Dense Breasts May Be a Risk Factor for Breast Cancer
cancer risk assessment and prevention should start much earlier in life
than it currently does, say Canadian researchers who examined breast
cancer risk factors in young women. The study was published in the
medical journal The Lancet Oncology. The study of 400 women, ages
15 to 39, and their mothers, found that breast tissue composition in
young women may be associated with their risk for breast cancer in
middle age and older.
"It is known that the breast is most susceptible to the effects of
carcinogens at early ages. Our findings suggest that differences
in breast tissue composition in early life may be a potential mechanism
for this increased susceptibility," says lead researcher Dr. Norman
Boyd, of the Campbell Family Institute for Breast Cancer Research,
Toronto. "By identifying the environmental and genetic factors
that influence breast tissue composition early in life, we may be able
to develop safe and effective methods of prevention," he says.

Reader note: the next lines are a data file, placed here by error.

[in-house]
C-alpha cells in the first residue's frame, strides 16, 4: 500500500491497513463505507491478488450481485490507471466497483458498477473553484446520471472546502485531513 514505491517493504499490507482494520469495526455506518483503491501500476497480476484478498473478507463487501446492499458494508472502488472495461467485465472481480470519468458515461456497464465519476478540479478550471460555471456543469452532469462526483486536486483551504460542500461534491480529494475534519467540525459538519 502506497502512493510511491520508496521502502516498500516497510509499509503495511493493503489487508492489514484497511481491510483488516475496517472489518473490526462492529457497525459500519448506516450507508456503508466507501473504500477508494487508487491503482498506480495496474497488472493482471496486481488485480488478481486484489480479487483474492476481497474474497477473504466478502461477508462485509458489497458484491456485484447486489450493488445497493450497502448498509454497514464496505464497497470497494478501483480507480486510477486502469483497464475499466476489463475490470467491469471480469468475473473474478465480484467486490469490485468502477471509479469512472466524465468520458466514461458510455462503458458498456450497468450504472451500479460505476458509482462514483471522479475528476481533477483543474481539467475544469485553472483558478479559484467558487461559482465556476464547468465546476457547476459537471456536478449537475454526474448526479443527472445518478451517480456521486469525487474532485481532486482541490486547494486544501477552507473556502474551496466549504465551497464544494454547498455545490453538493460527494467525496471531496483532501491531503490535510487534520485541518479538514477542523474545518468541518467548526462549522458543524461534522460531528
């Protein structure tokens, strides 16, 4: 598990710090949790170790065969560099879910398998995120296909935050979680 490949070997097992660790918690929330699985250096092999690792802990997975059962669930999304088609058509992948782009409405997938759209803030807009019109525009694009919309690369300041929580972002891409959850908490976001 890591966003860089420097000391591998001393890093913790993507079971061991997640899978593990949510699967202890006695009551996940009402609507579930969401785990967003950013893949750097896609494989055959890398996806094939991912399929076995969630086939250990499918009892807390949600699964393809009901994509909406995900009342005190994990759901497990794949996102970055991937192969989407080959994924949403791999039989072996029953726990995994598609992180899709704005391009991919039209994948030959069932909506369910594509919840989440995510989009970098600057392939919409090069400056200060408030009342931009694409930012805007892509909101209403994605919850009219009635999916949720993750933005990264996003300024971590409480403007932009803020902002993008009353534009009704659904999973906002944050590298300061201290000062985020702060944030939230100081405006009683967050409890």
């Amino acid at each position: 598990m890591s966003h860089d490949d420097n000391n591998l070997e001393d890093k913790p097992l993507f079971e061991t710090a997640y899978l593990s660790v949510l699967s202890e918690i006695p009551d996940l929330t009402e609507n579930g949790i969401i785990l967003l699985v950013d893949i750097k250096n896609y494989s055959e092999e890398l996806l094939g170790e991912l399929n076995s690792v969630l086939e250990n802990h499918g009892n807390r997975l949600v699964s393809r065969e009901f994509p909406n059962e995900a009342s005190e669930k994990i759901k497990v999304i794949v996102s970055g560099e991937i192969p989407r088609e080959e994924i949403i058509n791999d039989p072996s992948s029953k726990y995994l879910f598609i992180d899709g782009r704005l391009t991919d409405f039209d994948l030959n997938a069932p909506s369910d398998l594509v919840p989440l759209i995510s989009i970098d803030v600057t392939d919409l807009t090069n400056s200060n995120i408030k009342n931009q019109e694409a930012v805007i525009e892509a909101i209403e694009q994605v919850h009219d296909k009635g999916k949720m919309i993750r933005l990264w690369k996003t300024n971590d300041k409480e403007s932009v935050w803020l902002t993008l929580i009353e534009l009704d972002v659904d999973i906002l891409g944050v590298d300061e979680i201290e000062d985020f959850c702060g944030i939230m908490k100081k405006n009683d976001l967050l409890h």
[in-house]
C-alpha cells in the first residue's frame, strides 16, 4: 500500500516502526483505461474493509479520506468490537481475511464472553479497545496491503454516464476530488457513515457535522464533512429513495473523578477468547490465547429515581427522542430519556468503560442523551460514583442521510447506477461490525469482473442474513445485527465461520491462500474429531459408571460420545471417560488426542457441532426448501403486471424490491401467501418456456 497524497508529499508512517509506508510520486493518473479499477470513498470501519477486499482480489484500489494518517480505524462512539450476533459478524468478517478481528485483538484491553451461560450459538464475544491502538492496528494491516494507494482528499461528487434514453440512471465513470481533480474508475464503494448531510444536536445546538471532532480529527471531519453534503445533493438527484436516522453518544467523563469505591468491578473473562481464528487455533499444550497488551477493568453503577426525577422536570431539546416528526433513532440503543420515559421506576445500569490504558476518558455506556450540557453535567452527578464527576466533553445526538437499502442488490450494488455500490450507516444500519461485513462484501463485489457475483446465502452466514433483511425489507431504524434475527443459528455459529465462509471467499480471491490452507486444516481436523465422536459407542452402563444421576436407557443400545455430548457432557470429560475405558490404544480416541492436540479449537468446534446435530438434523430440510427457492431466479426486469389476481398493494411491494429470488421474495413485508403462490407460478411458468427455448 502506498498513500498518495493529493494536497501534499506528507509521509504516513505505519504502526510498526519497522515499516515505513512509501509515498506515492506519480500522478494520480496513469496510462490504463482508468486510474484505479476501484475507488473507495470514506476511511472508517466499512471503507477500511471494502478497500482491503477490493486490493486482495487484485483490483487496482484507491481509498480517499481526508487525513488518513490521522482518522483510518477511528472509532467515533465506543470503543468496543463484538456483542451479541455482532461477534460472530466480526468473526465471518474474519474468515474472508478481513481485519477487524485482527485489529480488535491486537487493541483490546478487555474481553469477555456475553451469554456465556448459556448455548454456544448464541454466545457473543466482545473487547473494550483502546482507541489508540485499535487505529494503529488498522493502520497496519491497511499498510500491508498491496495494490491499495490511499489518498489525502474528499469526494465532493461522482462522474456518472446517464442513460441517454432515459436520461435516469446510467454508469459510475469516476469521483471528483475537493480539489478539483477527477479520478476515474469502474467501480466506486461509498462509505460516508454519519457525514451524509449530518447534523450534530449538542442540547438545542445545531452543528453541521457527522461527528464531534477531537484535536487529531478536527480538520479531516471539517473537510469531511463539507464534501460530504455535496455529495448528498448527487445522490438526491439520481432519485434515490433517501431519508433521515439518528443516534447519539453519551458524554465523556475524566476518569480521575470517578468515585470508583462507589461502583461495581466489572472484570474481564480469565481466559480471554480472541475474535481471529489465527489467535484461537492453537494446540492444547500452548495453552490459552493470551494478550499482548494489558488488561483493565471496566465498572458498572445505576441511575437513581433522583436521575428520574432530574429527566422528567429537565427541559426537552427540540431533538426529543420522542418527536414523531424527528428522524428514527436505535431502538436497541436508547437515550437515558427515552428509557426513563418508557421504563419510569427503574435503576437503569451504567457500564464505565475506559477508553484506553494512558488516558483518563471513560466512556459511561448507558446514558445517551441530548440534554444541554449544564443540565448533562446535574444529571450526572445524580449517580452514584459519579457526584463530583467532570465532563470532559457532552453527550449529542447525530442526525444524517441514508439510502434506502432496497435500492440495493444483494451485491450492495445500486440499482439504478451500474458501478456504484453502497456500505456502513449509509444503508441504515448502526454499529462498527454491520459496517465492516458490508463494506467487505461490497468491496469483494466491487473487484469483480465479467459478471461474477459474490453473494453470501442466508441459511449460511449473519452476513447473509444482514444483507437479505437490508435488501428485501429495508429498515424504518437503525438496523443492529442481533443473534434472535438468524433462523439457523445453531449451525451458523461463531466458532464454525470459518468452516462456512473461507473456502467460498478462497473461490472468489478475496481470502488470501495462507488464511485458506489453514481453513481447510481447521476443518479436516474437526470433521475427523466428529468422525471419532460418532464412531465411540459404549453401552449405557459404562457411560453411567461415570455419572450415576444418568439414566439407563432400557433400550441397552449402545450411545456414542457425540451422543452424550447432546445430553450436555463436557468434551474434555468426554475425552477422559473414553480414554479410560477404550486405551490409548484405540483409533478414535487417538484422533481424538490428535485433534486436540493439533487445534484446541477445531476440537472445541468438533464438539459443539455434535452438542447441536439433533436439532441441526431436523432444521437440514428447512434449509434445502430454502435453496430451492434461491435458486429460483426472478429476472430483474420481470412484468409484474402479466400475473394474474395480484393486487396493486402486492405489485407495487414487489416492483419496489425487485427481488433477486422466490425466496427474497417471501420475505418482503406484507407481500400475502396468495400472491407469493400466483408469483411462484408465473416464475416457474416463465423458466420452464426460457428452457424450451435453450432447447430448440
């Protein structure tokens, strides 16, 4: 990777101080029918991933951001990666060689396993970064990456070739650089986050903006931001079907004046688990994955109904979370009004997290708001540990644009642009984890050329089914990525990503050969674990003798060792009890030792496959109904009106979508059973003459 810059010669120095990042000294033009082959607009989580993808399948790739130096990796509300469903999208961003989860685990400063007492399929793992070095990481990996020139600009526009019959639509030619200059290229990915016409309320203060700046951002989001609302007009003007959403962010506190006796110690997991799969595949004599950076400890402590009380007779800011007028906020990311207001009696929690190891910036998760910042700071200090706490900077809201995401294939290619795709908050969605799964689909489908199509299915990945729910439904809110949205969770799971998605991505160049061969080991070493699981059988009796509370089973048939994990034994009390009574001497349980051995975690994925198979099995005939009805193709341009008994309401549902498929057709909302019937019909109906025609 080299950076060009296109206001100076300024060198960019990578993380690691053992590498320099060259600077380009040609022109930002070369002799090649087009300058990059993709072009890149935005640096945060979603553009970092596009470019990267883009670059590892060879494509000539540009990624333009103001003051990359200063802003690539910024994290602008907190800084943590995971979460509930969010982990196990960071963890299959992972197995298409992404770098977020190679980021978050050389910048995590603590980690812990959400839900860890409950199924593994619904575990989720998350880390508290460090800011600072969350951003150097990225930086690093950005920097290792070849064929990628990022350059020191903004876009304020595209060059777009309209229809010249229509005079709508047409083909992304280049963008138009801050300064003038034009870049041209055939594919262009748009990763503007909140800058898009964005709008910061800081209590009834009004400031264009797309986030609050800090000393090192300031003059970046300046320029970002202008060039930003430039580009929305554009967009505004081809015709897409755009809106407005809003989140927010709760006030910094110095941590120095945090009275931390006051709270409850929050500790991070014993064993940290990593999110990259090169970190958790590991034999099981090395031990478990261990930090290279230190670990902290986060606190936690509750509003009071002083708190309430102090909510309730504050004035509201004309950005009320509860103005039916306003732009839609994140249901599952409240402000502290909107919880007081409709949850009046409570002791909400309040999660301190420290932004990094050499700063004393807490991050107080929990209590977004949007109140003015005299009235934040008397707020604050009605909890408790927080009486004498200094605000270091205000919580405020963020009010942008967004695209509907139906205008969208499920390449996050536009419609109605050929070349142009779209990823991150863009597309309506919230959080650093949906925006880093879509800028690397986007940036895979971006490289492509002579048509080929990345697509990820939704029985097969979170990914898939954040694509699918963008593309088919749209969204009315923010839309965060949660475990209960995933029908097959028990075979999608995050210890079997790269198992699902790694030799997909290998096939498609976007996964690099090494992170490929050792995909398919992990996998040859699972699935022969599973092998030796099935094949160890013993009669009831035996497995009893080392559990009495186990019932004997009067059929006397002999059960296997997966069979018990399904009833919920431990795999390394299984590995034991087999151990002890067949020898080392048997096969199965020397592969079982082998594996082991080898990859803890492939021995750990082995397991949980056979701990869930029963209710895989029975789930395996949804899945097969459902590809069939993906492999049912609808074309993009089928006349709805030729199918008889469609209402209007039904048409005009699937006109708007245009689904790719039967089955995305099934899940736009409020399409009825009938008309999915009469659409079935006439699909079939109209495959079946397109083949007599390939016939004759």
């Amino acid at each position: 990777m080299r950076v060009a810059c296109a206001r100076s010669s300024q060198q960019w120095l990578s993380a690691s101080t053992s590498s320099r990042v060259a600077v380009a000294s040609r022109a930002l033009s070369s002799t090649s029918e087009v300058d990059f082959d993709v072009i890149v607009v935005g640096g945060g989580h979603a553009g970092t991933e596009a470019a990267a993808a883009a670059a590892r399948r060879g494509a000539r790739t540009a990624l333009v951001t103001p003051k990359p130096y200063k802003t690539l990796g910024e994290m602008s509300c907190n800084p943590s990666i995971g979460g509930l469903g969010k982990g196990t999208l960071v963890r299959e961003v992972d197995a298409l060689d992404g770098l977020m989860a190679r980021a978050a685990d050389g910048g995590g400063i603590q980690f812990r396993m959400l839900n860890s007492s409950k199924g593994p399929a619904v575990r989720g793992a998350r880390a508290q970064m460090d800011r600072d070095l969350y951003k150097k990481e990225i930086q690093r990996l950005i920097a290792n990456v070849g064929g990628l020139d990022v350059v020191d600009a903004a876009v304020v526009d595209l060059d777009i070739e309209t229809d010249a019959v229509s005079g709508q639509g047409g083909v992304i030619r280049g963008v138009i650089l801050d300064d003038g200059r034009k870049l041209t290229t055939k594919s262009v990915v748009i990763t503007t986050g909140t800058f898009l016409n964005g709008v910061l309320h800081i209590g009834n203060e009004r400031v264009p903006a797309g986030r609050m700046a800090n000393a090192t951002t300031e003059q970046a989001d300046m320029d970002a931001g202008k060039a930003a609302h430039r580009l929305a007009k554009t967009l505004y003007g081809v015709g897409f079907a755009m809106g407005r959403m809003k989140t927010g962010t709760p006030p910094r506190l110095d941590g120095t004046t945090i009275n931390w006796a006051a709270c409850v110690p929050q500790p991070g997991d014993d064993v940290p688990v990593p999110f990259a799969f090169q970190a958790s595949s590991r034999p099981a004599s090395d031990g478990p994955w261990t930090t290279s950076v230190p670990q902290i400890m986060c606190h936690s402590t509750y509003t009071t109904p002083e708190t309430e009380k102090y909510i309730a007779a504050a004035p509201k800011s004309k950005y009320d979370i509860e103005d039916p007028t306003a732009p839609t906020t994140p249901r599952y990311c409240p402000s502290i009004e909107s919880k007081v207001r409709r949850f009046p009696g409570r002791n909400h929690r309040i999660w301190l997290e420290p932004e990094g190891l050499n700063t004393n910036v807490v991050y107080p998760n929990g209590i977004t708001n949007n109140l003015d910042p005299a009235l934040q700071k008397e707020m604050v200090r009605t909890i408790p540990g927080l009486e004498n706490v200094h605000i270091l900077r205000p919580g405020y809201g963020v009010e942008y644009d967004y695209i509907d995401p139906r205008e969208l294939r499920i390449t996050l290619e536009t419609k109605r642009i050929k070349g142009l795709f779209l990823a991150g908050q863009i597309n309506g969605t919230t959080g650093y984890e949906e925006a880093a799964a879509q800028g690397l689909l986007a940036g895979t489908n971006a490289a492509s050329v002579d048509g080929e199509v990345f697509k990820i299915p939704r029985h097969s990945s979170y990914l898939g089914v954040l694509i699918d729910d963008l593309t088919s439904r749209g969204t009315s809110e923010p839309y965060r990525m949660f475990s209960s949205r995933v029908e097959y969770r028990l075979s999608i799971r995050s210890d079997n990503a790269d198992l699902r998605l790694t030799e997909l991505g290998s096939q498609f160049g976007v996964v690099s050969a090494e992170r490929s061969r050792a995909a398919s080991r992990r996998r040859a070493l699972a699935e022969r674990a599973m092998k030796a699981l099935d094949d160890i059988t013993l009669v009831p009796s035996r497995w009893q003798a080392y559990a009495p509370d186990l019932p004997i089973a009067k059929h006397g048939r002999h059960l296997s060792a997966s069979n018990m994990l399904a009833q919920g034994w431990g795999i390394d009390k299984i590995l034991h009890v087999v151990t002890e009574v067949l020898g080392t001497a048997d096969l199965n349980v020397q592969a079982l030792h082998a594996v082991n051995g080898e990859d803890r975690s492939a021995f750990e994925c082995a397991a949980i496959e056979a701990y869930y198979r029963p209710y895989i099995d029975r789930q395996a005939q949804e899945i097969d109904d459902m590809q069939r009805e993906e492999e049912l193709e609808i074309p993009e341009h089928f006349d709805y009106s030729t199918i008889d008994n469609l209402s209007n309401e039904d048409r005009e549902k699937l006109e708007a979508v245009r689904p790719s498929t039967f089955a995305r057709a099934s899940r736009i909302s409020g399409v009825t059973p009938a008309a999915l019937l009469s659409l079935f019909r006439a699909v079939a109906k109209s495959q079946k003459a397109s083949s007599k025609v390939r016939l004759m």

Starting Prevention Earlier than Later
In this study, the researchers looked at the amount of dense breast
tissue (mammographic density, or MD), which varies considerably among
women, and is a significant risk factor for breast cancer in middle-aged
and older women.
Experts know that the risk of breast cancer increases as MD
increases. However, little has been known about the development of
MD early in life or how the MD of young women is related to their
height, weight, age, and their mother's MD.
The study authors conclude that a high degree of mammographic density in
middle age, when it is a strong risk factor for breast cancer, may arise
from the subset of the population with the greatest amount of
fibro-glandular tissue in early life. This is when susceptibility
to potential carcinogens is greatest.
"Interventions directed at the prevention of breast cancer may therefore
be more effective if they are started in early life rather than adult
life," Dr. Boyd says.
Harder to Detect Cancer in Dense Breasts
For years, researchers have known that breast density is almost as
important as age in predicting who will develop breast cancer. But
now they are discovering how the density of a woman's breast tissue can
also predict how she will respond to cancer treatment and whether her
cancer will recur.
Another group of researchers found that changes in breast density during
treatment with tamoxifen, a drug used to lower breast cancer risk, help
predict how well the drug is working.
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